kale slaw with avocado and almonds
The battle with our raccoons rages on.
I call them “our raccoons” because while I rarely see them staging their attacks, I know their faces from the grainy images my grandparents captured a few months ago with a borrowed night vision camera. There they sat on the back porch, happily munching pellets of dog food after dipping them to soften in Bella the Great Dane’s water bowl. Their most recent offense hit closer to home: having discovered our vegetable garden, they quickly made their mark with paw prints trampling through the onions and mounds of freshly dug earth burying the baby chard I planted just last week. Complaining of their furry wiles to friends from the East Coast, I quickly discovered that my relationship with raccoons was analogous to theirs with deer: one girl’s cuddly critter is another girl’s nemesis.
I’d been warned about their cleverness, but our resident bandits are far craftier than I imagined. The most memorable transgression took place years ago, when my parents purchased a dozen goldfish for a shallow stone pond in the garden. Our vision of a serene little ecosystem complete with lilies was thwarted a few mornings after, when we discovered all the fish had mysteriously disappeared. Not to be deterred, my grandfather constructed a preventative mesh covering, screwing it into the sides of the pond just beneath the water to protect our fish from prying paws. I’d like to end the story there, but several mornings later we surveyed the wreckage of our new system, the mesh skillfully pushed to the bottom of the pond in an attempt to squeeze the fish through. A few days later the lilies were gone.
Since I left the farm in December I haven’t been the most consistent gardener, but I like to consider myself a stalwart defender of the kale. Up to now all this has entailed is rubbing aphids off leaves and harvesting responsibly, but should it be called for I’ll be out there in the dead of night, clanging my pots at raccoons on the rampage and hoping for that one elusive victory.
Kale Slaw with Avocado and Almonds
1 bunch kale (Toscano kale or the young, tender leaves of almost any variety work best)
half a green cabbage
2 Tbsp. lemon juice
1 Tbsp. honey
1 tsp. mustard
2 Tbsp. balsamic vinegar
handful roasted almonds, roughly chopped
Stack the kale leaves in a tight bunch and slice into thin shreds, starting with the tops. Slice the half cabbage into shreds and toss bit by bit with the kale, adding until the amounts of kale and cabbage are roughly equal.
To make the dressing, whisk together the lemon juice, honey, mustard and balsamic vinegar. Taste and adjust to your preference, adding more honey for sweetness or more mustard for increased zing. Add oil bit by bit as you whisk until the dressing thickens. Pour dressing over salad and toss to combine.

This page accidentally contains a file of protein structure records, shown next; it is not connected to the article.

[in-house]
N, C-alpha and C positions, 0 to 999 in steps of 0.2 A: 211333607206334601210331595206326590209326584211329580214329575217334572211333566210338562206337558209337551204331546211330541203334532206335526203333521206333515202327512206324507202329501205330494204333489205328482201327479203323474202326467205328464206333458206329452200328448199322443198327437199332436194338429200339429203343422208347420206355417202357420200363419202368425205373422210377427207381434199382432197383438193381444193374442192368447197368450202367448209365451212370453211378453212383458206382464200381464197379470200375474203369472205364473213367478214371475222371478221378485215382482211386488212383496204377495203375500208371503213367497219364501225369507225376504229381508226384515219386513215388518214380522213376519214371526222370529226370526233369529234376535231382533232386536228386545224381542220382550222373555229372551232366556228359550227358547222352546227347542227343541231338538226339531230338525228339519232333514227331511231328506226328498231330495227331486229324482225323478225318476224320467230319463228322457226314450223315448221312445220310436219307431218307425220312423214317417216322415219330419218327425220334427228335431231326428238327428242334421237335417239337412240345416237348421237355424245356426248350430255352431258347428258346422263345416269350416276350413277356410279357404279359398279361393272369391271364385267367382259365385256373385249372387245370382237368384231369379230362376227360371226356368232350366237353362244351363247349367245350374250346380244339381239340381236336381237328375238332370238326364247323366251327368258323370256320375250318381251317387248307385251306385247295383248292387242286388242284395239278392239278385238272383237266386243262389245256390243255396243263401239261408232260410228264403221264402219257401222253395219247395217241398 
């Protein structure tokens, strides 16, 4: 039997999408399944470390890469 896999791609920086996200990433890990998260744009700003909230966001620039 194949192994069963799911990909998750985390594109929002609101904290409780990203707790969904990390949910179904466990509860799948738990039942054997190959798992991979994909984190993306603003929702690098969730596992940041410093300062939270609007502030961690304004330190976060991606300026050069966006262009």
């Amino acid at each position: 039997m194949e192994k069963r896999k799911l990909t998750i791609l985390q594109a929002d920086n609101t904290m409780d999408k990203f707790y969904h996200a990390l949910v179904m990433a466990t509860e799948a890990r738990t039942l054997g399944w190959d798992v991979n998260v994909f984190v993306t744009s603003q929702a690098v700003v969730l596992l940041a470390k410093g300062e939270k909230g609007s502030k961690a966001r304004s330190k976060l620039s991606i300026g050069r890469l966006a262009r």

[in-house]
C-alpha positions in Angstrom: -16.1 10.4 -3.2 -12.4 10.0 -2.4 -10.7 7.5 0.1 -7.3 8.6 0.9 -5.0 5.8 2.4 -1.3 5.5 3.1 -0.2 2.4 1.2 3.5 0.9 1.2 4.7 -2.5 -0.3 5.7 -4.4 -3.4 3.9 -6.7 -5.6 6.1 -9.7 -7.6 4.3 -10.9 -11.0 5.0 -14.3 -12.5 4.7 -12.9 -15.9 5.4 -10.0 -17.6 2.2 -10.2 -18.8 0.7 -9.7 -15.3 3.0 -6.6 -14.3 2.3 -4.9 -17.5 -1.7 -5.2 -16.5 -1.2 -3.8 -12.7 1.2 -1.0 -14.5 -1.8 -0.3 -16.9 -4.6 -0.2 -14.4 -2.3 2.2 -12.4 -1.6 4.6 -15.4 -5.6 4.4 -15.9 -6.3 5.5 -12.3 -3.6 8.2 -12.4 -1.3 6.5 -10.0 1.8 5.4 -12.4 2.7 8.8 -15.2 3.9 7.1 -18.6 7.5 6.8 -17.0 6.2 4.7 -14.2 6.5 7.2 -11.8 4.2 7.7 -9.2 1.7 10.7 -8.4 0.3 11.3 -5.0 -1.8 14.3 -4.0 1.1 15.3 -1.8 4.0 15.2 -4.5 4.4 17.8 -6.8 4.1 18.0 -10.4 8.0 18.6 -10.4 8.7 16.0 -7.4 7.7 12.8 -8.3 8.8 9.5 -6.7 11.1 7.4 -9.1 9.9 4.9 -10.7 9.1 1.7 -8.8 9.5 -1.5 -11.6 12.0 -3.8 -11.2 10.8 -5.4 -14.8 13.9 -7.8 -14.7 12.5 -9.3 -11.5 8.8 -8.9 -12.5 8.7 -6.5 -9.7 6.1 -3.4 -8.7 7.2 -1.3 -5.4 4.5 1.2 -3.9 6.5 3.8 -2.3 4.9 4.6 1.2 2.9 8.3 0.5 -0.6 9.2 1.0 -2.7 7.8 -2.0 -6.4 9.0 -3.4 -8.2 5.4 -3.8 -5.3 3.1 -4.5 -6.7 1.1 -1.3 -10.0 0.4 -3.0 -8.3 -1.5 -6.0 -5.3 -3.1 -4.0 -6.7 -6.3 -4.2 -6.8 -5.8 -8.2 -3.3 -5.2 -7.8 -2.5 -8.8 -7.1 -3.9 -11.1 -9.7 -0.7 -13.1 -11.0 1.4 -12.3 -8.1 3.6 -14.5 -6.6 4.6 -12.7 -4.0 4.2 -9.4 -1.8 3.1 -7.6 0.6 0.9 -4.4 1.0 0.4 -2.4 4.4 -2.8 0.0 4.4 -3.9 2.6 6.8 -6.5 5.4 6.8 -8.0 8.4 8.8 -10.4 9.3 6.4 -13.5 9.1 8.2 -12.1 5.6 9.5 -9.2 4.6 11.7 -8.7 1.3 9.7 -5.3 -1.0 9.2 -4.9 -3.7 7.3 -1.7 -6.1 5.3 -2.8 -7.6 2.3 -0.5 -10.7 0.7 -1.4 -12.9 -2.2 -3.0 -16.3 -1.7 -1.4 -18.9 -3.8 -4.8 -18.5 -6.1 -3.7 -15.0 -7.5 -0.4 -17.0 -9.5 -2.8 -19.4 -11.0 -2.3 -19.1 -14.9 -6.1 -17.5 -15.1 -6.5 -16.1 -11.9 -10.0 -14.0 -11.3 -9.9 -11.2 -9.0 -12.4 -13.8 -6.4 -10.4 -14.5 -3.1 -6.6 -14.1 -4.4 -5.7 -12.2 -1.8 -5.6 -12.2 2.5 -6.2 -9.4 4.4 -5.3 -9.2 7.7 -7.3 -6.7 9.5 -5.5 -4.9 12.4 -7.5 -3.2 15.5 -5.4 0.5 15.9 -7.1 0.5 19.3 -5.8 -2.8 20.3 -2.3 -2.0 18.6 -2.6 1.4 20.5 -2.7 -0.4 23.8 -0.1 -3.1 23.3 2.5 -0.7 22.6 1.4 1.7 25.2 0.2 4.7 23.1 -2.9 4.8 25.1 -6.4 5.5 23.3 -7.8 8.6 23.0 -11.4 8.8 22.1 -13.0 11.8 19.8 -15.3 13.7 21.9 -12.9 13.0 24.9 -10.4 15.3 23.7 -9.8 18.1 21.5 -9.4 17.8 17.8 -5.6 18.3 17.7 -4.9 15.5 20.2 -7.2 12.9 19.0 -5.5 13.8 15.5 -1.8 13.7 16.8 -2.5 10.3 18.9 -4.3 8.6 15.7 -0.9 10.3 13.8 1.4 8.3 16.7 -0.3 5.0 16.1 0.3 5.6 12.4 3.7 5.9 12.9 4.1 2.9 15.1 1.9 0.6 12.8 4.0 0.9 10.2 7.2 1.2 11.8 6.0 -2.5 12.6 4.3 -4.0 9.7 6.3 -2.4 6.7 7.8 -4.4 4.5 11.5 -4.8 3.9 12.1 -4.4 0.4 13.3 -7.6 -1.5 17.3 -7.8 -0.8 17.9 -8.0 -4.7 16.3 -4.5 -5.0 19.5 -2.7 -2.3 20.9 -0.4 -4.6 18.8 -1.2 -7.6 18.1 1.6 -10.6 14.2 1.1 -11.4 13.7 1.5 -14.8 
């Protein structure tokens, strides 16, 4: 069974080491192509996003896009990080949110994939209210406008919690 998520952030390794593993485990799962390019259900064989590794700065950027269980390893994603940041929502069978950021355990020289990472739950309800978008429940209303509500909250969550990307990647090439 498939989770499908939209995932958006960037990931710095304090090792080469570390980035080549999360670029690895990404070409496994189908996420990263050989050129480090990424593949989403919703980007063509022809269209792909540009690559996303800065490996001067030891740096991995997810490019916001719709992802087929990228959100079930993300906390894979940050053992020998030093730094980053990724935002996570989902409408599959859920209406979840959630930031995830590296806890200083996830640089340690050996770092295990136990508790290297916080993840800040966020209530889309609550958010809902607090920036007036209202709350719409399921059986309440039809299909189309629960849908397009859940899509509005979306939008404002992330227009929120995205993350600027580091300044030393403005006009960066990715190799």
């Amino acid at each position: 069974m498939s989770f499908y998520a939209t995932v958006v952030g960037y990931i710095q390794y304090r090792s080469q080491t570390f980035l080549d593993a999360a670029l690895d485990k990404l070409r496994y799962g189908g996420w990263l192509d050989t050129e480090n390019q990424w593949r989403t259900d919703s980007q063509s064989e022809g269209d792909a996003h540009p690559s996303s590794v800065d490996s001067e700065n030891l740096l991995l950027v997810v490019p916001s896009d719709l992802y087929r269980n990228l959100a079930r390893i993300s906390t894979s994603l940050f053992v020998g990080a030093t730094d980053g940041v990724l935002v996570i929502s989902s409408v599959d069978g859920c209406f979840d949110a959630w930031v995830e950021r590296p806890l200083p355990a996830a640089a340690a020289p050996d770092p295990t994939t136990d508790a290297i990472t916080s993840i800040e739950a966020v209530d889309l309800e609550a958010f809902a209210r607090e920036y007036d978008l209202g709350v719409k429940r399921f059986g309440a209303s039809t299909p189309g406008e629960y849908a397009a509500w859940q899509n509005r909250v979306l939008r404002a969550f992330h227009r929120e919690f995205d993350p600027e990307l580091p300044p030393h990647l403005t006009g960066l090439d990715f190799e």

Pit and cut the avocado into quarters, then slice into small pieces and toss with the salad (the avocado should blend with the dressing, making the slaw creamy). Top salad with chopped almonds and serve.
I am enjoying this wonderful salad as I type. I found it on Greg’s site at Sippity Sup. Very happy to be here and looking forward to trying out more of your recipes. And what a small world–I’m familiar with Love Apple Farms as I live in the SF Bay Area. 🙂
Thanks for a fabulous salad–my husband is on his second serving and I’m about to fill up my bowl for a second time, too. 🙂
Greetings Sara … Jeffrey here! Just wanted to say congrats on your article in the Sunday edition of the Times … and in the first section too! That is so huge. All the McConvilles loved the piece.
Your writing is so natural and entertaining, even more so to us because we get to personally connect all the characters and events. Keep up the great work. Don’t fret too much about a job in the ‘real’ world, where ever that is. Just stay with your passions and the universe will bring you one in it’s own good time.
Hayley’s down for the week (just now screamed that she got a B- grade for the quarter in OChem … stoked), so we had the family over yesterday for a feast. Nona worked for days on Beef Bourguignon (yes … I had to check the reciepe to spell that!). She went Plan C with it, and made fresh mashed potatoes for a base instead of the pasta or rice suggestions. Absolutely awesome.
Please say ‘Hi’ to all the Barbours and Pets for us. We miss you guys. We’re so overdue for a visit to the Mesa … hope to escape up there and see you soon.
Arggh. I left such a good message about why I liked this recipe. But when I filled out my info it said I did not have a wordpress account and I should press the back button. So I did and signed in with Twitter, but it erased my message. Oh well trust me. It was a nice message. GREG
really enjoying your blog (your roasted cauliflower with raisins, capers, and almonds has become a staple in our house.) I’ve also sent several friends your way, so you have some fans in Canada!
Give my best to your mom and dad.